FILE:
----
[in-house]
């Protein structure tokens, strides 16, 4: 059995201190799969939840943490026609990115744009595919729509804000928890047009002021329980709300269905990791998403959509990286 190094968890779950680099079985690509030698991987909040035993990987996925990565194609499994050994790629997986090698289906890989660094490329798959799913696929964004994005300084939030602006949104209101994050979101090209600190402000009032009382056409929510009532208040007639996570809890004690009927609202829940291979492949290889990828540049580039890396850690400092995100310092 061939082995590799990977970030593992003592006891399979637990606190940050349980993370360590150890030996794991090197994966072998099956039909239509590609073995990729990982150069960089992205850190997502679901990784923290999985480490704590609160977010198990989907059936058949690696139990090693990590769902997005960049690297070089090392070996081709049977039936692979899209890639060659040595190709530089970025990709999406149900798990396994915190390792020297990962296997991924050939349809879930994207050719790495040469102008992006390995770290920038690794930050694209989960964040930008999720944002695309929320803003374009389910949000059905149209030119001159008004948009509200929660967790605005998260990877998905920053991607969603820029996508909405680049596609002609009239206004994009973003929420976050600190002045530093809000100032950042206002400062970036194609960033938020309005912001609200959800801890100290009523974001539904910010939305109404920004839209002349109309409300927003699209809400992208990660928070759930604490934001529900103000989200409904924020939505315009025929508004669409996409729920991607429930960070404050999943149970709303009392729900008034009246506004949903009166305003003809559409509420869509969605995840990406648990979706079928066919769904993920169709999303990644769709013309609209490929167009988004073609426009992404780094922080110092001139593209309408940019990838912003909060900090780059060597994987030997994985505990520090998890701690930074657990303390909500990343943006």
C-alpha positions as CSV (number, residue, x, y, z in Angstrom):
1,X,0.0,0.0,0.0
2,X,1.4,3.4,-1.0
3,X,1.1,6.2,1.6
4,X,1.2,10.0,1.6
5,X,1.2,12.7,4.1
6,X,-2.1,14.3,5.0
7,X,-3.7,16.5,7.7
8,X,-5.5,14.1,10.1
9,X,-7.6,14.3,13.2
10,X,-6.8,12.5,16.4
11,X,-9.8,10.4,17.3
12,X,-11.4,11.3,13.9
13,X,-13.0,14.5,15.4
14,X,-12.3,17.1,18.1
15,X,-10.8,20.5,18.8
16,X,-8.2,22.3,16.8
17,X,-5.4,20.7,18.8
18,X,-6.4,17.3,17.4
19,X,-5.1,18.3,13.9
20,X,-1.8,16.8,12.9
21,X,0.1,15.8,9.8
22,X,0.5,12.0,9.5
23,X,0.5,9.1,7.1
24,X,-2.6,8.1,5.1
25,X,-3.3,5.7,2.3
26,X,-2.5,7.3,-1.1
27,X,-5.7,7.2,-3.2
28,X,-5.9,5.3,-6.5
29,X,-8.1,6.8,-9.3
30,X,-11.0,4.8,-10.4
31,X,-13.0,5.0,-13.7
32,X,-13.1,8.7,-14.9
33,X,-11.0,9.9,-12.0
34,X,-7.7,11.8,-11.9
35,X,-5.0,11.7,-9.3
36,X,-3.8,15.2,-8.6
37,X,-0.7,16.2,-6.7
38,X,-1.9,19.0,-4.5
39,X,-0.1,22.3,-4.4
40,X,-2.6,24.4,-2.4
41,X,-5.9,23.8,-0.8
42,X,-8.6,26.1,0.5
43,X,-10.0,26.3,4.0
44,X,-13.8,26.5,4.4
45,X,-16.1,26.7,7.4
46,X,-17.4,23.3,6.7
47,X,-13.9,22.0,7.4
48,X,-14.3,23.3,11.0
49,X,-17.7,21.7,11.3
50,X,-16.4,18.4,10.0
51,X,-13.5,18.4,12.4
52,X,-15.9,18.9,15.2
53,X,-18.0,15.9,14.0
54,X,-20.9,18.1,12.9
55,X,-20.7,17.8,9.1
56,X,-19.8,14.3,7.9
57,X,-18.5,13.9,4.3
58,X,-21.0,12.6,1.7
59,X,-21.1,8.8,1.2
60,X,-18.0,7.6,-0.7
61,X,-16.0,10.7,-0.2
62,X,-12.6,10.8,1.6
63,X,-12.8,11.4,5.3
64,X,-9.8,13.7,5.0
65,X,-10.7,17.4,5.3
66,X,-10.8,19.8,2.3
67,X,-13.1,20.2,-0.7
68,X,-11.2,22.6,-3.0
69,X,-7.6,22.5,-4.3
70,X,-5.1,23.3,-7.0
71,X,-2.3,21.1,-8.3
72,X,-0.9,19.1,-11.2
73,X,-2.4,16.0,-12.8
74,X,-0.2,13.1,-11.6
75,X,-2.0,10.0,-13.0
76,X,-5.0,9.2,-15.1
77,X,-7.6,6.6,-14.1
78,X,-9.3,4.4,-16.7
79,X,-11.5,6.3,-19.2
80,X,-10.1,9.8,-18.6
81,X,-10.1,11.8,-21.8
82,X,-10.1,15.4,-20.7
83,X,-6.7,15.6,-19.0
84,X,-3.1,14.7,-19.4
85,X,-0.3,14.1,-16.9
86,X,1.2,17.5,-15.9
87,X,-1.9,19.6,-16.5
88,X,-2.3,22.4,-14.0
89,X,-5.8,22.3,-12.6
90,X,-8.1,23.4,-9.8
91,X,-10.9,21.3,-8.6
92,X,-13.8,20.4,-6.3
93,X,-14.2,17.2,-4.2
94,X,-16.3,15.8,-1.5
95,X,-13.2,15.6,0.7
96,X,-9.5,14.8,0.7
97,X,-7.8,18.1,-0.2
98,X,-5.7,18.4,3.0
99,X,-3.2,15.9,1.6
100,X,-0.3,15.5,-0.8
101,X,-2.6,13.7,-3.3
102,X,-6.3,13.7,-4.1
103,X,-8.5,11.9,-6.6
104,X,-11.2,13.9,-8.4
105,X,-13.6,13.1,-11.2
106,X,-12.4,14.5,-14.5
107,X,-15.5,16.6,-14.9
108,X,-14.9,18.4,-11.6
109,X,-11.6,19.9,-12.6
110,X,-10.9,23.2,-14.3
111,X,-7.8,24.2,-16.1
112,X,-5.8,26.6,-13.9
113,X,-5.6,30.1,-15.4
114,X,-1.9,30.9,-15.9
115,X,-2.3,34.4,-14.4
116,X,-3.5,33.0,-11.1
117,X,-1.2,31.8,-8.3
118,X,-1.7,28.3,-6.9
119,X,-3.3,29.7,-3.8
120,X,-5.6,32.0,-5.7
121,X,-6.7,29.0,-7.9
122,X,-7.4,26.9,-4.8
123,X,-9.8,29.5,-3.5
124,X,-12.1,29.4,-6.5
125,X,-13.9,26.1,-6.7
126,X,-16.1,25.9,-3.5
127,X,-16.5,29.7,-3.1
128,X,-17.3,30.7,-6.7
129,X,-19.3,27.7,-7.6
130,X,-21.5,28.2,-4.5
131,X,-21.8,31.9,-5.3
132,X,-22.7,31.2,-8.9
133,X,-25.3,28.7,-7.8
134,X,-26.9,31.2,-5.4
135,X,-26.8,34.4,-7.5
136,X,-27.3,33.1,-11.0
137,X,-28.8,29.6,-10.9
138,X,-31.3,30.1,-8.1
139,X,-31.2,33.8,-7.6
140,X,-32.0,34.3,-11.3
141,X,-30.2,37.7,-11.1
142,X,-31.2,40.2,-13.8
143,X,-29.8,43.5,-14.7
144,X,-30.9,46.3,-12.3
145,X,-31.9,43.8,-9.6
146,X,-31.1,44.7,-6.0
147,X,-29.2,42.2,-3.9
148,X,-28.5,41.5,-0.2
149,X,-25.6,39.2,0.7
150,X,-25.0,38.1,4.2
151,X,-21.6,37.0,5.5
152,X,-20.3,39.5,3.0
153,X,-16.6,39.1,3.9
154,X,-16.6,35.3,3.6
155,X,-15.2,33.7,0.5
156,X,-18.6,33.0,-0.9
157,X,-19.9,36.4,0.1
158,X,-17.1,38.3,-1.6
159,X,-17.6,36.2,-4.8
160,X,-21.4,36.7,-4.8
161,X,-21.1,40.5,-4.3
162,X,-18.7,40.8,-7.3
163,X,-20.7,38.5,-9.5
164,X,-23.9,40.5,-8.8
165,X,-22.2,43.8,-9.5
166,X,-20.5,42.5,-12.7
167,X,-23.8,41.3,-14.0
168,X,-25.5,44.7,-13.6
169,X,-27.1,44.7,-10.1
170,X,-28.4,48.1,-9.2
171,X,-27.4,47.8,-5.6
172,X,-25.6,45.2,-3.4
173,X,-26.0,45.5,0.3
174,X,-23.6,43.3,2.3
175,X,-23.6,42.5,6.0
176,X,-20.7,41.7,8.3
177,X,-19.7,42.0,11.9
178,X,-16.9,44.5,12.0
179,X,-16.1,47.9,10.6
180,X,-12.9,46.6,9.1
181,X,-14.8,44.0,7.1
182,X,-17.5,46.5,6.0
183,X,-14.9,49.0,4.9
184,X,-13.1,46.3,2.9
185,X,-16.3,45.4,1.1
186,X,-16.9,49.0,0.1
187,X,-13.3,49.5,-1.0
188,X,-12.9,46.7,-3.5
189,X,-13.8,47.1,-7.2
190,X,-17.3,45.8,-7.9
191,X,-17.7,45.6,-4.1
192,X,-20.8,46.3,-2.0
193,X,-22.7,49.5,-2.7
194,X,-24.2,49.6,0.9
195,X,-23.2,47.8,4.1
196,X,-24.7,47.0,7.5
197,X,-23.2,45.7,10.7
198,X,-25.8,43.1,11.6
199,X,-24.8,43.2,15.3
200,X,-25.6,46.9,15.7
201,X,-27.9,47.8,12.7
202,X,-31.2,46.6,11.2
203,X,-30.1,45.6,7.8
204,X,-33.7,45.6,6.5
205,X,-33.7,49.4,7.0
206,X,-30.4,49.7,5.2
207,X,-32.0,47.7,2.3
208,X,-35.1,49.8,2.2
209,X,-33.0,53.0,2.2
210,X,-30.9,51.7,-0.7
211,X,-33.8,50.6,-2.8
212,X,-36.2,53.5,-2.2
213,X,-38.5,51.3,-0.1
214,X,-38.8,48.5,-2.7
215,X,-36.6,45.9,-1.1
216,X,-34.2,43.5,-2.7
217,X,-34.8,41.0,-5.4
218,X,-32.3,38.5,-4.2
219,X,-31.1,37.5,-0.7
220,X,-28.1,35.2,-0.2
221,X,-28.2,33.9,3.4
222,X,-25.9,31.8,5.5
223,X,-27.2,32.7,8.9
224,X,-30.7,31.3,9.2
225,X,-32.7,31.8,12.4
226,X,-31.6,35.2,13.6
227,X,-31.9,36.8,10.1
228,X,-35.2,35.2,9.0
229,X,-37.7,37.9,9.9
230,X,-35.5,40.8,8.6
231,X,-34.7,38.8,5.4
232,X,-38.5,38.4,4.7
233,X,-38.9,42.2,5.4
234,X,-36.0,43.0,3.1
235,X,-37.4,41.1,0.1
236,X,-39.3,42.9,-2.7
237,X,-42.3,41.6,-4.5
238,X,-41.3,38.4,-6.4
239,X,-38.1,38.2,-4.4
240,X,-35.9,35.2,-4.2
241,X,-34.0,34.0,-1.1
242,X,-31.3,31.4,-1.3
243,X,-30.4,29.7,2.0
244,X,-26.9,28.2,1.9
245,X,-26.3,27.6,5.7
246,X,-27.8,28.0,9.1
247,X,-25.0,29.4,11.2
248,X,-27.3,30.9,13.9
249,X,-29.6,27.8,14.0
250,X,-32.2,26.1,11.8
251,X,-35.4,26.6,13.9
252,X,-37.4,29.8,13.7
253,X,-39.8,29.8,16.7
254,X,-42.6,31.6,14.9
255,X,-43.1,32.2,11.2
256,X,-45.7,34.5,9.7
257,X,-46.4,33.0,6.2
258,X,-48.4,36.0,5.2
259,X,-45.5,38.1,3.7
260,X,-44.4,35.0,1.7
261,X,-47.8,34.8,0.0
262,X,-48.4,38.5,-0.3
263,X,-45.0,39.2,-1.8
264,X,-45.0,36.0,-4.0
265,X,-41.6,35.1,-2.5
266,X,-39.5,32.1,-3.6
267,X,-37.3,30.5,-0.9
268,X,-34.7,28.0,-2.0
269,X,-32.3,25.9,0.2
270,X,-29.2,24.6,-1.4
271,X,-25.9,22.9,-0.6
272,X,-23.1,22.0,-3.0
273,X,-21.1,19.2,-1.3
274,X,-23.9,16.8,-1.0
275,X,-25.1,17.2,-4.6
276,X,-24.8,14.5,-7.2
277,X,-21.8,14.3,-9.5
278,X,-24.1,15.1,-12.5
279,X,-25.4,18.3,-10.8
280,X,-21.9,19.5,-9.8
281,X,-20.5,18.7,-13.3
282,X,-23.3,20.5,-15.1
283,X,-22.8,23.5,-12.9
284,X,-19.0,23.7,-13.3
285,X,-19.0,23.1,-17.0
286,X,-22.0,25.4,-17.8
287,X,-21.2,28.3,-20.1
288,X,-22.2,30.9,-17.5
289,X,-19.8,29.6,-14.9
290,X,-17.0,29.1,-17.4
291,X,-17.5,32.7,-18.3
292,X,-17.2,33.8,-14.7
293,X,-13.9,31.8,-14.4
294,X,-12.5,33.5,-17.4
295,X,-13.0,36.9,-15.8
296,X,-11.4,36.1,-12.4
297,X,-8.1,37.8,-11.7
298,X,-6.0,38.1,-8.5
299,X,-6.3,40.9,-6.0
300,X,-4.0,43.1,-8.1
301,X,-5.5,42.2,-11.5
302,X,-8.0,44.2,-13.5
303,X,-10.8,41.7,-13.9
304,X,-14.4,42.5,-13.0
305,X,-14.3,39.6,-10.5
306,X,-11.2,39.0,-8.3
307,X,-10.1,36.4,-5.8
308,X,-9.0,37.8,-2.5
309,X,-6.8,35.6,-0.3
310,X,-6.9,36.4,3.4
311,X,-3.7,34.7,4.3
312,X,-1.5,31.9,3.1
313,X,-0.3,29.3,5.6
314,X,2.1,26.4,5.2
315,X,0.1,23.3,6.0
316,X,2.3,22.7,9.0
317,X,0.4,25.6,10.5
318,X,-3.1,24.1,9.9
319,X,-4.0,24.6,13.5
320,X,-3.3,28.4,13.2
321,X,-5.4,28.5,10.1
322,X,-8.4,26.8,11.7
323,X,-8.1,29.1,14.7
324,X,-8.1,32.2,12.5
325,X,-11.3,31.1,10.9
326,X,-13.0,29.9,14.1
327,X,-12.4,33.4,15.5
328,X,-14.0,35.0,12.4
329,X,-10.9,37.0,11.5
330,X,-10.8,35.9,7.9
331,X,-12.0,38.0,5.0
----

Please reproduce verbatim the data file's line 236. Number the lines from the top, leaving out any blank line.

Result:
233,X,-38.9,42.2,5.4